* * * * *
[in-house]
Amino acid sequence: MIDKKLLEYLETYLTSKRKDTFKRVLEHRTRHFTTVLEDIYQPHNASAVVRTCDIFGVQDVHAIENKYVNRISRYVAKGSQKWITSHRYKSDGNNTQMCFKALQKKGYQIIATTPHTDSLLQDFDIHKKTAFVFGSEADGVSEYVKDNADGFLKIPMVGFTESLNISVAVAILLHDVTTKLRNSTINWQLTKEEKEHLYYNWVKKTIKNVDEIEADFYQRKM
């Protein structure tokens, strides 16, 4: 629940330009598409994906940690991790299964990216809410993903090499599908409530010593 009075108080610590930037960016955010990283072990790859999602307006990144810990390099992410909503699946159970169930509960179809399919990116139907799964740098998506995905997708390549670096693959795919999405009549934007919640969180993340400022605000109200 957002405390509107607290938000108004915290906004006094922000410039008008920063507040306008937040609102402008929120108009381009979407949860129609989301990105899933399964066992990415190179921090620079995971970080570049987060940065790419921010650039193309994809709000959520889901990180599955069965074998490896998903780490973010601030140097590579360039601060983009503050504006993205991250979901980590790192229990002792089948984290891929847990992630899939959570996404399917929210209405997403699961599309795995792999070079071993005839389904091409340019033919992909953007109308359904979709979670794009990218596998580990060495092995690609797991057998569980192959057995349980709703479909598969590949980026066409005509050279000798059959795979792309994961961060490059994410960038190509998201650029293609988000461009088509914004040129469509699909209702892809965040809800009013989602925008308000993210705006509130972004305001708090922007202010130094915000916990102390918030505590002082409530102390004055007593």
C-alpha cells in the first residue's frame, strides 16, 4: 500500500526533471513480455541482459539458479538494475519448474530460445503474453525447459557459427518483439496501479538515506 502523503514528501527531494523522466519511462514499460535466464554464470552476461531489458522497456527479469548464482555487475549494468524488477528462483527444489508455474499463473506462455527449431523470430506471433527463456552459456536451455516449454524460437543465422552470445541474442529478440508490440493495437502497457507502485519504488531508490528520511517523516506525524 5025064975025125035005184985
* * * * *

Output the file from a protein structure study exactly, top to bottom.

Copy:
[in-house]
Amino acid sequence: MIDKKLLEYLETYLTSKRKDTFKRVLEHRTRHFTTVLEDIYQPHNASAVVRTCDIFGVQDVHAIENKYVNRISRYVAKGSQKWITSHRYKSDGNNTQMCFKALQKKGYQIIATTPHTDSLLQDFDIHKKTAFVFGSEADGVSEYVKDNADGFLKIPMVGFTESLNISVAVAILLHDVTTKLRNSTINWQLTKEEKEHLYYNWVKKTIKNVDEIEADFYQRKM
């Protein structure tokens, strides 16, 4: 629940330009598409994906940690991790299964990216809410993903090499599908409530010593 009075108080610590930037960016955010990283072990790859999602307006990144810990390099992410909503699946159970169930509960179809399919990116139907799964740098998506995905997708390549670096693959795919999405009549934007919640969180993340400022605000109200 957002405390509107607290938000108004915290906004006094922000410039008008920063507040306008937040609102402008929120108009381009979407949860129609989301990105899933399964066992990415190179921090620079995971970080570049987060940065790419921010650039193309994809709000959520889901990180599955069965074998490896998903780490973010601030140097590579360039601060983009503050504006993205991250979901980590790192229990002792089948984290891929847990992630899939959570996404399917929210209405997403699961599309795995792999070079071993005839389904091409340019033919992909953007109308359904979709979670794009990218596998580990060495092995690609797991057998569980192959057995349980709703479909598969590949980026066409005509050279000798059959795979792309994961961060490059994410960038190509998201650029293609988000461009088509914004040129469509699909209702892809965040809800009013989602925008308000993210705006509130972004305001708090922007202010130094915000916990102390918030505590002082409530102390004055007593």
C-alpha cells in the first residue's frame, strides 16, 4: 500500500526533471513480455541482459539458479538494475519448474530460445503474453525447459557459427518483439496501479538515506 502523503514528501527531494523522466519511462514499460535466464554464470552476461531489458522497456527479469548464482555487475549494468524488477528462483527444489508455474499463473506462455527449431523470430506471433527463456552459456536451455516449454524460437543465422552470445541474442529478440508490440493495437502497457507502485519504488531508490528520511517523516506525524 5025064975025125035005184985